Toward Revolution

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Digital History ID 3793

Interpreting Primary Sources

Reading 1:

For fire and water are not more heterogeneous than the different colonies in North America. Nothing can exceed the jealousy and emulation which they possess in regard to each other....In short...were they left to themselves there would soon be a civil war from one end of the continent to the other, while the Indians and Negroes would...impatiently watch the opportunity of exterminating them all together.

Rev. Andrew Burnaby, 1760

Reading 2:

The revolution was effected before the war commenced. The revolution was in the minds and hearts of the people.

John Adams, 1818

Reading 3:

A colonist cannot make a button, a horseshoe, nor a hobnail, but some snootly ironmonger or respectable buttonmaker of England shall bawl and squall that his honor's worship is most egregiously maltreated, injured, cheated, and robbed by the rascally American republicans.

Boston Gazette, 1765

Reading 4:

We have called this a burthensome tax, because the duties are so numerous and high...that it would be totally impossible for the people to subsist under it....We further apprehend this tax to be unconstitutional. We have always understood it to be a grand and fundamental principle of the
constitution, that no freeman should be subject to any tax to which he has not given his own consent, in person or by proxy....We take it clearly, there fore, to be inconsistent with the spirit of the common law, and of the essential fundamental principle of the British constitution, that we should be represented in that assembly in any sense, unless it be by a fiction of law....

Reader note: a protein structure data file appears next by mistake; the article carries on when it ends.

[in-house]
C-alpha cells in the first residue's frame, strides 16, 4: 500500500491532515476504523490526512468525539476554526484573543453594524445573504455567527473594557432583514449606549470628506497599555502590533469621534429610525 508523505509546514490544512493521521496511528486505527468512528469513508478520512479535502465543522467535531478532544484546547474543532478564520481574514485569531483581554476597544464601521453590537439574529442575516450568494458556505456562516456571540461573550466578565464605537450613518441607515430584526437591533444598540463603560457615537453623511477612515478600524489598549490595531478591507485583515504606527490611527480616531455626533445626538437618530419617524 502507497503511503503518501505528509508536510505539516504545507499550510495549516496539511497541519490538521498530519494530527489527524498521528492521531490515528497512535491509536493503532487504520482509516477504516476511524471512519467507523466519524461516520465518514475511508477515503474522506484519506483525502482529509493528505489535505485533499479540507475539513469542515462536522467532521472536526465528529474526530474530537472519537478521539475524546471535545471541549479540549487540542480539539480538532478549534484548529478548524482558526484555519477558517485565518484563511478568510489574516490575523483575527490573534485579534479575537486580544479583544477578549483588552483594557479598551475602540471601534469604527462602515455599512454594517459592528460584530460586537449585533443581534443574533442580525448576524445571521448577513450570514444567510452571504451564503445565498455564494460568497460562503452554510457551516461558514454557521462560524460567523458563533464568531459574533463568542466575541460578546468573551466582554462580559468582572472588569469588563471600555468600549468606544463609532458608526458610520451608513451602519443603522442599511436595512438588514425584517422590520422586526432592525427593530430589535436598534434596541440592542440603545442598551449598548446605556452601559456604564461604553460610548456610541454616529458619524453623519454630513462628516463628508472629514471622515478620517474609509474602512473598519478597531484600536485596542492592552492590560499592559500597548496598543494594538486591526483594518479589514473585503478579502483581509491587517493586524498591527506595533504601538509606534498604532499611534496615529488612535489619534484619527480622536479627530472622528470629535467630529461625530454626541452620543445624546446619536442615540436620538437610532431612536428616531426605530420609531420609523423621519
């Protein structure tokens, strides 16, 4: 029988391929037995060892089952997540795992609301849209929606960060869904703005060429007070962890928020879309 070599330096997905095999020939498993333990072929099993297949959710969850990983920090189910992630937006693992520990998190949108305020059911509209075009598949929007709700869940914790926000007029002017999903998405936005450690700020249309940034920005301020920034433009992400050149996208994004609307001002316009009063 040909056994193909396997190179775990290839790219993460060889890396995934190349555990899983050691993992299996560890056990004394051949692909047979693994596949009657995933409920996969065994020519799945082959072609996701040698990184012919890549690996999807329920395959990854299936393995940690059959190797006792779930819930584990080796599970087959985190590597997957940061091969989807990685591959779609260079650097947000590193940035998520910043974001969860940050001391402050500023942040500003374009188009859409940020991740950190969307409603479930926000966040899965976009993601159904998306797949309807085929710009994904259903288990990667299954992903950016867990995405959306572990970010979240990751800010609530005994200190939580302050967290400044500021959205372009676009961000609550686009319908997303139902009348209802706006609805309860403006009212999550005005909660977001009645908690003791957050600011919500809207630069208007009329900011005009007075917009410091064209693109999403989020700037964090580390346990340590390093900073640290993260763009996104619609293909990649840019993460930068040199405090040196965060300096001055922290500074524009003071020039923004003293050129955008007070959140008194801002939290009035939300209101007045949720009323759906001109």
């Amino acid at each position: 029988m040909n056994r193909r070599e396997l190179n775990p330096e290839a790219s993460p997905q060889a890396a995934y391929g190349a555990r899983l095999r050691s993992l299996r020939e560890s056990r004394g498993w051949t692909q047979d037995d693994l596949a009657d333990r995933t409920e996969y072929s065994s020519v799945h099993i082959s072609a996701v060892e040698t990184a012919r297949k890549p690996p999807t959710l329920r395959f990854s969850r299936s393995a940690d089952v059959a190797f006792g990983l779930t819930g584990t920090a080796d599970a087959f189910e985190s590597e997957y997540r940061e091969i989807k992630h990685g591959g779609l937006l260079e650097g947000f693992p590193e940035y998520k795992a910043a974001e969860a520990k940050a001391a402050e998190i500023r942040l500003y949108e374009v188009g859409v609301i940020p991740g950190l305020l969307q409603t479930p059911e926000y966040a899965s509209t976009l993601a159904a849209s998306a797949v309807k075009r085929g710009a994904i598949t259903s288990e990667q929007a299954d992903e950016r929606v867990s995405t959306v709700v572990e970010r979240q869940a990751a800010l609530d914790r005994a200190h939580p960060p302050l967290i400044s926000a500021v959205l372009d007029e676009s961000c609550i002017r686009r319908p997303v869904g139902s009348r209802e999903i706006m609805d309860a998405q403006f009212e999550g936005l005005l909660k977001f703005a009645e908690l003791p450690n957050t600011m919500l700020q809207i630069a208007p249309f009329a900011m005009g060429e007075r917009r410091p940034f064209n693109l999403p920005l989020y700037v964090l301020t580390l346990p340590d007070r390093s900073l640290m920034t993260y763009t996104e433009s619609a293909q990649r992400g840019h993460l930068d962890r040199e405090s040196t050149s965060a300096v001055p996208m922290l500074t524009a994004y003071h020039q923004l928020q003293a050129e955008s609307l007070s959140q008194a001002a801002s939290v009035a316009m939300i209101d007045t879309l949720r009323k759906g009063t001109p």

Resolution of the Town of Braintree, Massachusetts, 1765, opposing the Stamp Act

Reading 5:


If we view the whole of the conduct of the ministry and parliament, I do not see how any one can doubt but that there is a settled fix'd plan for enslaving the colonies, or bringing them under arbitrary government....If the ministry can secure a majority in parliament...they may rule as absolutely as they do in France or Spain, yea as in Turkey or India....

View now the situation of America: loaded with taxes from the British parliament, as heavy as she can possibly support under,--our lands charged with the most exorbitant quit rent,--these taxes collected by foreigners, steeled against any impressions from our groans or complaints...our
charters taken away--our assemblies annihilated,--governors and councils, appointed by royal authority without any concurrence of the people, enacting such laws as their sovereign pleasure shall dictate...the lives and property of Americans entirely at the disposal of officers more than three thousand miles removed from any power to control them--armies of the soldiers quartered among the inhabitants, who know the horrid purpose for which they are stationed, in the colonies--to subjugate and beat down the inhabitants....